Unrelenting Heat

It’s still hot.  It’s still dry.  It’s still hot.  It’s still dry.  The summer merry-go-round keeps circling around and around.

So how could any plant survive this?

First of all, the plants in the yard have received more watering than usual.

Some plants actually live and bloom better in the heat, like this Sweet Autumn Clematis (Clematis paniculata).  The foliage is green most of the year.  But it’s flowering performance with its strong sweet smell comes in the hottest part of summer – mid August into September.

One warning:  prune it back to the ground by the beginning of spring, or it will be so heavy, it will tumble down and bring the trellis with it.  The optimum time is early winter.

The flowers disappeared from Globe Mallow (Sphaeralcea ambigua) when the heat cranked up, but the foliage is pretty and unique all by itself.  The ruffled leaves are soft to the touch.

This lovely plant is new to me this year.  Although I can’t find the tag, I think it is Rose Globe Amaranth (Gomphrena Globosa).  The leaves are wider than other gomphrenas, and it grows in a rounded mound.

Strawberry Field Gomphrena (Gomphrena haageana) are individual plants with a bright red ball at the top of each stem.  They reseed so freely that just a few can guarantee many flowers for years to come.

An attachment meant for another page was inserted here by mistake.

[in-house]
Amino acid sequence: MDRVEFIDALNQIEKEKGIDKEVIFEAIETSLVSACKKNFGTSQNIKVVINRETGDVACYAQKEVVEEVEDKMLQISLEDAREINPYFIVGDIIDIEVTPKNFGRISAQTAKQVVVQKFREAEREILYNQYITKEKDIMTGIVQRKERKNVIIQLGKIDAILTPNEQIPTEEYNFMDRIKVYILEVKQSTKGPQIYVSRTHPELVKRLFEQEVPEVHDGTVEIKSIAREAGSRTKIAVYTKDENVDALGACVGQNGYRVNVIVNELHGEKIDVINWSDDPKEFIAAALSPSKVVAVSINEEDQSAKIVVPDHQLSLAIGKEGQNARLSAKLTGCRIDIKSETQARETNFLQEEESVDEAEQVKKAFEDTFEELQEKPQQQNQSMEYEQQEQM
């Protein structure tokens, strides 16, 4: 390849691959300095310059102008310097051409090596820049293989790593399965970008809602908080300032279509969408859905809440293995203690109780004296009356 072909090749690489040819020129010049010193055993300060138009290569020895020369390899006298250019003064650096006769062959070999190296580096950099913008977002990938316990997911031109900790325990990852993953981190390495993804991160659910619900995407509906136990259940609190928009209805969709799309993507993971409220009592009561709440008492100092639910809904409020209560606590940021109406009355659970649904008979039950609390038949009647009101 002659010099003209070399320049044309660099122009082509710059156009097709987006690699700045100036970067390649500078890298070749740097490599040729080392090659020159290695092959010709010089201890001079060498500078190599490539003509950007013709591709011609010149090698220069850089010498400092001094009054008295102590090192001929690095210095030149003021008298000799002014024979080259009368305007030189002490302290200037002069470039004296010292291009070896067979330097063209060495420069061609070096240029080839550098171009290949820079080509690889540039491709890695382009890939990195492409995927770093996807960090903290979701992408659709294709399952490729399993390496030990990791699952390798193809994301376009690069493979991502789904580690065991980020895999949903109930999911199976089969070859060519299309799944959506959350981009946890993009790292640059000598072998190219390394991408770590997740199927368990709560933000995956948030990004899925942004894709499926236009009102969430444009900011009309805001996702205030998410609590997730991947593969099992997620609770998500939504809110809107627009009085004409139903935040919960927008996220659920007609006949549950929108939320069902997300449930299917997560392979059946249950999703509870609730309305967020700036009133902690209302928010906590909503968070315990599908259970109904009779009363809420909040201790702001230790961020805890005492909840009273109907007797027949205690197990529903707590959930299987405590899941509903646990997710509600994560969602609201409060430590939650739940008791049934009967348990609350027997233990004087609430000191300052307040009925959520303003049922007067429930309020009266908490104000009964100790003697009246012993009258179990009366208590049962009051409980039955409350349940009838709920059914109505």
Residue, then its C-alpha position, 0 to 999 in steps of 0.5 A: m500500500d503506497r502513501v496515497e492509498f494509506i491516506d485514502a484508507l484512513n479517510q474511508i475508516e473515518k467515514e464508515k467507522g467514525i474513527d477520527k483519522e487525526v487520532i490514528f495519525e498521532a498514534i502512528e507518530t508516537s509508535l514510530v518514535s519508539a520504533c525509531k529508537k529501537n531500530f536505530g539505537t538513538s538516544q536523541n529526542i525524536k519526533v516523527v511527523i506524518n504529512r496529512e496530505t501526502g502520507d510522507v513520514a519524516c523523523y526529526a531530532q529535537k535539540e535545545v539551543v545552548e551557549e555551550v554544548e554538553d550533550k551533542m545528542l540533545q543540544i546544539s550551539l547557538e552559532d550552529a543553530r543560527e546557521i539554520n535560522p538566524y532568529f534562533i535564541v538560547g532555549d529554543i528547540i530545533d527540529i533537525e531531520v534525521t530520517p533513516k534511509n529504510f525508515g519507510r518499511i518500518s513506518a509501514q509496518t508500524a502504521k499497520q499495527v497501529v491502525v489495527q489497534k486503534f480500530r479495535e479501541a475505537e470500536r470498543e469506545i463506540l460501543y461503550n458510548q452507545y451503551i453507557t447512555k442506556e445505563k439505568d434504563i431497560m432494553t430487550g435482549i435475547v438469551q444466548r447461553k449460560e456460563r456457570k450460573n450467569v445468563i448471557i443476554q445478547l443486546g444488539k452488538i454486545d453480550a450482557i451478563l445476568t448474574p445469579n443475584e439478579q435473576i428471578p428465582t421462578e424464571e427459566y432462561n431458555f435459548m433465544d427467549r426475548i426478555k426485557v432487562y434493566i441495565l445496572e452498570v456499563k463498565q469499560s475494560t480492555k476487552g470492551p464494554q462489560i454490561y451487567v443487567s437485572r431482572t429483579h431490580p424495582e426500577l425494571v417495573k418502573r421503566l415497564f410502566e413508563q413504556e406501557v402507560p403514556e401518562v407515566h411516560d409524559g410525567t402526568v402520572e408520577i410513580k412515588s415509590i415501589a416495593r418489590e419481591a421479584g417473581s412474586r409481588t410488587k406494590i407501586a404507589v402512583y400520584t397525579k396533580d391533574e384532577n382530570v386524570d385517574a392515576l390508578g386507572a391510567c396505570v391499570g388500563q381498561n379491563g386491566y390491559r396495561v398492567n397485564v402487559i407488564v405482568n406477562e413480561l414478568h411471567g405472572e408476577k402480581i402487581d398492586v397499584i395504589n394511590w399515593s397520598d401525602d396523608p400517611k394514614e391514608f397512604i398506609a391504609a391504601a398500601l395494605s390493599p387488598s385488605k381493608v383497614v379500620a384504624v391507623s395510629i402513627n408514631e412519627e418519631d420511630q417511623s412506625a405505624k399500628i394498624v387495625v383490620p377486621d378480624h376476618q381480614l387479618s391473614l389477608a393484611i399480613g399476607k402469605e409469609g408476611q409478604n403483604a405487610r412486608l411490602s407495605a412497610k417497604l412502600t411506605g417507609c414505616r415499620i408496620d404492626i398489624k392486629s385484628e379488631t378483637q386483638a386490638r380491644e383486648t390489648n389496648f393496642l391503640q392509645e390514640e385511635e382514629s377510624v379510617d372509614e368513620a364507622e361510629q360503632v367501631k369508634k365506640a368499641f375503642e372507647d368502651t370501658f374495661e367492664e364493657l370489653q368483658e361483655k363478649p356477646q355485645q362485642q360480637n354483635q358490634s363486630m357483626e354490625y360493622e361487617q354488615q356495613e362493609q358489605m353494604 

Another successful bush for this heat is Desert Bird of Paradise (Caesalpinia gilliesii).

Bees and other pollinators flock to it.

Caryopteris or Bluemist shrub (Cayopteris x clandonensis) shines in the heat.  The main concern is more about its cold hardiness.  But it has survived some low temperatures.

Celosia is a large plant family that includes several annuals, such Cockscomb.  This one is Flamingo Feather (Celosia spicata).  All celosias do well in the heat.  The trick is to save their seeds.  I’m hoping to do that with this plant.

A favorite in Texas is Pride of Barbados (Caesalpinia pulcherrima).  There’s no question that it’s a stunner.  But the problem is that it isn’t cold hardy here.  So it has to be brought inside for the winter.  That’s possible for a few years before it gets too large.
So I’ll just enjoy it for now.

Blue Potato Bush (Lycianthes rantonnetii) is listed as cold hardy for here in Zone 8.  But I have lost one already, so for right now it is carried to a protected area each winter.

A plant that should not be grown here is Firebush (Hamelia patens).  I resisted getting one as long as I could.   It does very well two zones warmer than here.  For now, it’s in a pot.

Sometimes, I think my love of plants is madness.

Of course, the very best plants for any region are the native ones.  If they grow in a field with no supplemental water, that is a dead give away that they’re perfect for the area.  Snow on the Mountain (Euphorbia marginata) forms large colonies in the dry fields.

Sometimes a few will come up in the yard, so I let them grow.  Obviously, this Swallowtail butterfly appreciates it.

 “To find some who will love you for no reason, and to shower that person with reasons, this is the ultimate happiness.”  Robert Brault 

Community Garden

The pictures in this post were taken at a Community Garden in the small town of Menard.  There are raised beds that can be rented for growing vegetables.  The garden is also used to teach Jr. Master Gardeners. They have a separate section with raised beds for them.

A large section of the garden contains different bushes, flowers, and vines.  This is a type of Salvia.